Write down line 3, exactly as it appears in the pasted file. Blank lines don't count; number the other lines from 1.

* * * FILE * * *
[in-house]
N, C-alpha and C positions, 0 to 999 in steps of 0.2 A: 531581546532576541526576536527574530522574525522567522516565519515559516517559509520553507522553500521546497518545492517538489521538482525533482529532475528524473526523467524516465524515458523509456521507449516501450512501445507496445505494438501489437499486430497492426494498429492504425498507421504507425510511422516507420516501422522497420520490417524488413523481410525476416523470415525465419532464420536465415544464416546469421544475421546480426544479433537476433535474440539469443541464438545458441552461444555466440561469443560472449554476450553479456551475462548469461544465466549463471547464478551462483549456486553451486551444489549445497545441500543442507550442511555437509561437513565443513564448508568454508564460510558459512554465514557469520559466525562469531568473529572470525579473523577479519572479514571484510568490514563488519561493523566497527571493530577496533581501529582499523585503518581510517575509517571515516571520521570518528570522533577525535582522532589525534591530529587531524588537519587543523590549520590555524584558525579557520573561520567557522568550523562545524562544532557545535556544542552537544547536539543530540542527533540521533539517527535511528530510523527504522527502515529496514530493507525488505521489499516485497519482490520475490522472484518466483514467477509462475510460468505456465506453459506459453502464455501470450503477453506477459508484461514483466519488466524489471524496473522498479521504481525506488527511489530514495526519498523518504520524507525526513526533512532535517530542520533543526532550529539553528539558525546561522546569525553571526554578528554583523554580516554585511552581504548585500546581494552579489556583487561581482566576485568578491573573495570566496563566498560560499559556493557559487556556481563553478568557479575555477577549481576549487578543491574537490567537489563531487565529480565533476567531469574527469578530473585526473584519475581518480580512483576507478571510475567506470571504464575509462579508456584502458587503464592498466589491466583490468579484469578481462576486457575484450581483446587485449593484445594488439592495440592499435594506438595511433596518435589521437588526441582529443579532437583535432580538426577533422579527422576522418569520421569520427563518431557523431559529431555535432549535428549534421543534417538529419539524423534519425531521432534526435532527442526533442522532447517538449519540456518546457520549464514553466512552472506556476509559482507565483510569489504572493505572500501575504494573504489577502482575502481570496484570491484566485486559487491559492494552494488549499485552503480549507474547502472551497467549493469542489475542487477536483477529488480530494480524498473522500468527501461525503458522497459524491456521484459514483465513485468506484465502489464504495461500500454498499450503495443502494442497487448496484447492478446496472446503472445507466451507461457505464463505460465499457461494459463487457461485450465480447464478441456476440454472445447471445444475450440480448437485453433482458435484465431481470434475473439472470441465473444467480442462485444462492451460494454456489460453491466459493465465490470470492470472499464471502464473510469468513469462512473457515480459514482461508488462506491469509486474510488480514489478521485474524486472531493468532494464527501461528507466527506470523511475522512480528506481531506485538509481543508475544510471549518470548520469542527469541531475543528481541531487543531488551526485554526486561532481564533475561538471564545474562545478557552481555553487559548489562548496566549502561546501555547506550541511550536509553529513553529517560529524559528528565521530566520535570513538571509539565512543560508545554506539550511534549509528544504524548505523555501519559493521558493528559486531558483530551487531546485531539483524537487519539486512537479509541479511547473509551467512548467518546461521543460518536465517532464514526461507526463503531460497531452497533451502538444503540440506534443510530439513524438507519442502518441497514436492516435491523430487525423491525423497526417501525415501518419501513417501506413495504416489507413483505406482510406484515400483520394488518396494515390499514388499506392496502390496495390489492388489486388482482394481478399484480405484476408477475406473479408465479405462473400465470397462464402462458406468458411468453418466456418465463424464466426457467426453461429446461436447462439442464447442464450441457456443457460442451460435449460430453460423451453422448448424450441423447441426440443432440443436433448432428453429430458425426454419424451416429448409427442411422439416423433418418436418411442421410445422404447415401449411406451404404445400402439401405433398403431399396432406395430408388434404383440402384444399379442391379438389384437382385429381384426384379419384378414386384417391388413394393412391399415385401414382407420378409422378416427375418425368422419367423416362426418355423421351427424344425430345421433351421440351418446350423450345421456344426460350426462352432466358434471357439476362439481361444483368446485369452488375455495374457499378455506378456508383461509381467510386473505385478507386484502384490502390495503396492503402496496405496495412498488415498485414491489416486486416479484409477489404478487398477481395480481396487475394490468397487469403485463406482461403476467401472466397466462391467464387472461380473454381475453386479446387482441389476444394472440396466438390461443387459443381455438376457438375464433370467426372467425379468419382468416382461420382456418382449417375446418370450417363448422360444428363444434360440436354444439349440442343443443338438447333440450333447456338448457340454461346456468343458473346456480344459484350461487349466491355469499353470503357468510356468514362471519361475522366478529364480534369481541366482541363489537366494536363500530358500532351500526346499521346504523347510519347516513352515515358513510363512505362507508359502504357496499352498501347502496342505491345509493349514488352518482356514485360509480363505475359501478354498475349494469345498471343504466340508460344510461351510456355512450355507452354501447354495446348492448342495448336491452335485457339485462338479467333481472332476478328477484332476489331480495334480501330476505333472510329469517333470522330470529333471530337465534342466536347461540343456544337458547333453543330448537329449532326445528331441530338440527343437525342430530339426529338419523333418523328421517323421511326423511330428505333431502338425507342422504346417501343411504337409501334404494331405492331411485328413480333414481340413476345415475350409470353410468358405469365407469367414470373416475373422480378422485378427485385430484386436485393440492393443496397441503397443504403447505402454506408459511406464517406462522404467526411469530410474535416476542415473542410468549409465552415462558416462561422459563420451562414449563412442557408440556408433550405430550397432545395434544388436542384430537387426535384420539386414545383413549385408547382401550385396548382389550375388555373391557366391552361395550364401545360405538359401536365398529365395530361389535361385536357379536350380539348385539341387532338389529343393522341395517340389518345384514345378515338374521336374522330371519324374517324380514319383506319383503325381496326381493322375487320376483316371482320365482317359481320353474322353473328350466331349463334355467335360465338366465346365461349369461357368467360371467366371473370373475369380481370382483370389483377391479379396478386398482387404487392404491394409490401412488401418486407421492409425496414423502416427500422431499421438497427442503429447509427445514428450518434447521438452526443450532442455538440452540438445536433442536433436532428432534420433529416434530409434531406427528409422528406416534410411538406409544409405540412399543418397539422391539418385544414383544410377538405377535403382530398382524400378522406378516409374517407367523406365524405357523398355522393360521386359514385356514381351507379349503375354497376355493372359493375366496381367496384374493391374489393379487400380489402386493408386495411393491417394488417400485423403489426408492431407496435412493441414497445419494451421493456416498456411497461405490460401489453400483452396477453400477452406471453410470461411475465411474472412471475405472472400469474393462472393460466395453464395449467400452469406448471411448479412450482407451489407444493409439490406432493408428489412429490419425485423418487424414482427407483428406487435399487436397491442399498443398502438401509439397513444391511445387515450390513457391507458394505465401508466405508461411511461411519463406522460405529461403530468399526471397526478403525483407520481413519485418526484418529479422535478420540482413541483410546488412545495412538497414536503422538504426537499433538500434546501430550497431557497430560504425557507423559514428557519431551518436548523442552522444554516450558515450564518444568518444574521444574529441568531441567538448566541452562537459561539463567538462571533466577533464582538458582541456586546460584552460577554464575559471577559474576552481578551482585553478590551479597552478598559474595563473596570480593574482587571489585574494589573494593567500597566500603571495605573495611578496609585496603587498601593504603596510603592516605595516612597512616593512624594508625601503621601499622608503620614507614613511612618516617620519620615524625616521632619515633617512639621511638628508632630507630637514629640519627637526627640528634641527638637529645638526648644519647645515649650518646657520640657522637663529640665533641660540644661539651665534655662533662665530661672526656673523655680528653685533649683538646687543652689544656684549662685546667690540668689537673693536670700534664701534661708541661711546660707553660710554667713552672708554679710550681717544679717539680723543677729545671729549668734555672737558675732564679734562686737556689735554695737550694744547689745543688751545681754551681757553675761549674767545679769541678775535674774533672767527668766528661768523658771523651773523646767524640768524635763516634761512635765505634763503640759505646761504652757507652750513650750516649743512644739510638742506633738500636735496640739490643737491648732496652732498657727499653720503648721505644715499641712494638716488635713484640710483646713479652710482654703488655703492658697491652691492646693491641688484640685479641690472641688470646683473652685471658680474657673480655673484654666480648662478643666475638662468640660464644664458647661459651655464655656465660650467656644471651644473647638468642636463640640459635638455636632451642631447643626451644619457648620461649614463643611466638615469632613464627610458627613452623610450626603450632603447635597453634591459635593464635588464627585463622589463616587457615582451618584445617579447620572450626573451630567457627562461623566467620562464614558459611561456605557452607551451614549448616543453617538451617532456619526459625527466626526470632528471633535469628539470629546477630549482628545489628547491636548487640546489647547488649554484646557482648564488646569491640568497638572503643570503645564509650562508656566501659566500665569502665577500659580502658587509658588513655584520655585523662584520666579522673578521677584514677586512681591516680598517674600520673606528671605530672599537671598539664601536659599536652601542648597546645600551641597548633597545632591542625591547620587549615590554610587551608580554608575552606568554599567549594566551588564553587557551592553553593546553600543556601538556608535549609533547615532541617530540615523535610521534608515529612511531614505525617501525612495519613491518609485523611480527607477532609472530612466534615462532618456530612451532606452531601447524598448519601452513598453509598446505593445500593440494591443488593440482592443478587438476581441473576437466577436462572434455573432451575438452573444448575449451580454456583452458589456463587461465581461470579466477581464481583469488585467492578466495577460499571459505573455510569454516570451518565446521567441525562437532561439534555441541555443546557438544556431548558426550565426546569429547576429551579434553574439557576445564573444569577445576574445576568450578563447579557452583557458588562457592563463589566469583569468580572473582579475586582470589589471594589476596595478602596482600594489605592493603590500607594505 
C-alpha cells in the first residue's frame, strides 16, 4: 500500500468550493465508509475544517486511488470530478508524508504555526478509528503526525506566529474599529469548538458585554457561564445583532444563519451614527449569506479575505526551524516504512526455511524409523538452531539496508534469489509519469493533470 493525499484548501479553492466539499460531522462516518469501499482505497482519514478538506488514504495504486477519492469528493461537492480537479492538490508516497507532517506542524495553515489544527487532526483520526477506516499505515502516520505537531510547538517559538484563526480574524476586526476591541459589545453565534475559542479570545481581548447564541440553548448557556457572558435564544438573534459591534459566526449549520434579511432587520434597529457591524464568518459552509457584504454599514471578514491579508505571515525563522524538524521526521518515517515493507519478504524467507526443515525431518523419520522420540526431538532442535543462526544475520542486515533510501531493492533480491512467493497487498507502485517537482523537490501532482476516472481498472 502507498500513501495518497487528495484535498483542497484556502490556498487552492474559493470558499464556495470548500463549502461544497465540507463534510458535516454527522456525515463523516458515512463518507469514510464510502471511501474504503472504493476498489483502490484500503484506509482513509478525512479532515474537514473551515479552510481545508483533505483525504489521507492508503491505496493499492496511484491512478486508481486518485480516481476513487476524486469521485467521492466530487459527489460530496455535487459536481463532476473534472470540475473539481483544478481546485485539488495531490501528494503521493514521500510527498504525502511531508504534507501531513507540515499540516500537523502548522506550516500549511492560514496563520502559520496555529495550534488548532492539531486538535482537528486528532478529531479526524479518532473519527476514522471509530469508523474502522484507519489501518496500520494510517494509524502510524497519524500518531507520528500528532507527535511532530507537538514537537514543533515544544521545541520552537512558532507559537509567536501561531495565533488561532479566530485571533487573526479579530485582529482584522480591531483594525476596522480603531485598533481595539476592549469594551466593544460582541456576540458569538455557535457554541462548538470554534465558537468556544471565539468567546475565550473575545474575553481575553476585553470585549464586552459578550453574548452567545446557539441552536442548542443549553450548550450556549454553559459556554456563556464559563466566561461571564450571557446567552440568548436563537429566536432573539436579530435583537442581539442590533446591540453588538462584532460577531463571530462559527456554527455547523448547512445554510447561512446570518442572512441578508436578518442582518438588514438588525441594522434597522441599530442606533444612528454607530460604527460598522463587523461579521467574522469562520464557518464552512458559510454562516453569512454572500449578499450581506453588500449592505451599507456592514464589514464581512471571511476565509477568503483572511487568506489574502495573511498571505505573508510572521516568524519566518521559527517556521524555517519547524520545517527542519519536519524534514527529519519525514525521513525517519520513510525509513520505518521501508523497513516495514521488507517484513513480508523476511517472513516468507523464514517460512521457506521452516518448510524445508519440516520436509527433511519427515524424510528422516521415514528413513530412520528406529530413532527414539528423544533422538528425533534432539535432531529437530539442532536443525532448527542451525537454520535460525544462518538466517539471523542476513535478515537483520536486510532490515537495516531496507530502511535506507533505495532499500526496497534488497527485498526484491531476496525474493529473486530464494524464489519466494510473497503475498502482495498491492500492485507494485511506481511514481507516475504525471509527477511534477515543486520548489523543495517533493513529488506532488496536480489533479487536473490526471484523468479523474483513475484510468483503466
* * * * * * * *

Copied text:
C-alpha cells in the first residue's frame, strides 16, 4: 500500500468550493465508509475544517486511488470530478508524508504555526478509528503526525506566529474599529469548538458585554457561564445583532444563519451614527449569506479575505526551524516504512526455511524409523538452531539496508534469489509519469493533470 493525499484548501479553492466539499460531522462516518469501499482505497482519514478538506488514504495504486477519492469528493461537492480537479492538490508516497507532517506542524495553515489544527487532526483520526477506516499505515502516520505537531510547538517559538484563526480574524476586526476591541459589545453565534475559542479570545481581548447564541440553548448557556457572558435564544438573534459591534459566526449549520434579511432587520434597529457591524464568518459552509457584504454599514471578514491579508505571515525563522524538524521526521518515517515493507519478504524467507526443515525431518523419520522420540526431538532442535543462526544475520542486515533510501531493492533480491512467493497487498507502485517537482523537490501532482476516472481498472 502507498500513501495518497487528495484535498483542497484556502490556498487552492474559493470558499464556495470548500463549502461544497465540507463534510458535516454527522456525515463523516458515512463518507469514510464510502471511501474504503472504493476498489483502490484500503484506509482513509478525512479532515474537514473551515479552510481545508483533505483525504489521507492508503491505496493499492496511484491512478486508481486518485480516481476513487476524486469521485467521492466530487459527489460530496455535487459536481463532476473534472470540475473539481483544478481546485485539488495531490501528494503521493514521500510527498504525502511531508504534507501531513507540515499540516500537523502548522506550516500549511492560514496563520502559520496555529495550534488548532492539531486538535482537528486528532478529531479526524479518532473519527476514522471509530469508523474502522484507519489501518496500520494510517494509524502510524497519524500518531507520528500528532507527535511532530507537538514537537514543533515544544521545541520552537512558532507559537509567536501561531495565533488561532479566530485571533487573526479579530485582529482584522480591531483594525476596522480603531485598533481595539476592549469594551466593544460582541456576540458569538455557535457554541462548538470554534465558537468556544471565539468567546475565550473575545474575553481575553476585553470585549464586552459578550453574548452567545446557539441552536442548542443549553450548550450556549454553559459556554456563556464559563466566561461571564450571557446567552440568548436563537429566536432573539436579530435583537442581539442590533446591540453588538462584532460577531463571530462559527456554527455547523448547512445554510447561512446570518442572512441578508436578518442582518438588514438588525441594522434597522441599530442606533444612528454607530460604527460598522463587523461579521467574522469562520464557518464552512458559510454562516453569512454572500449578499450581506453588500449592505451599507456592514464589514464581512471571511476565509477568503483572511487568506489574502495573511498571505505573508510572521516568524519566518521559527517556521524555517519547524520545517527542519519536519524534514527529519519525514525521513525517519520513510525509513520505518521501508523497513516495514521488507517484513513480508523476511517472513516468507523464514517460512521457506521452516518448510524445508519440516520436509527433511519427515524424510528422516521415514528413513530412520528406529530413532527414539528423544533422538528425533534432539535432531529437530539442532536443525532448527542451525537454520535460525544462518538466517539471523542476513535478515537483520536486510532490515537495516531496507530502511535506507533505495532499500526496497534488497527485498526484491531476496525474493529473486530464494524464489519466494510473497503475498502482495498491492500492485507494485511506481511514481507516475504525471509527477511534477515543486520548489523543495517533493513529488506532488496536480489533479487536473490526471484523468479523474483513475484510468483503466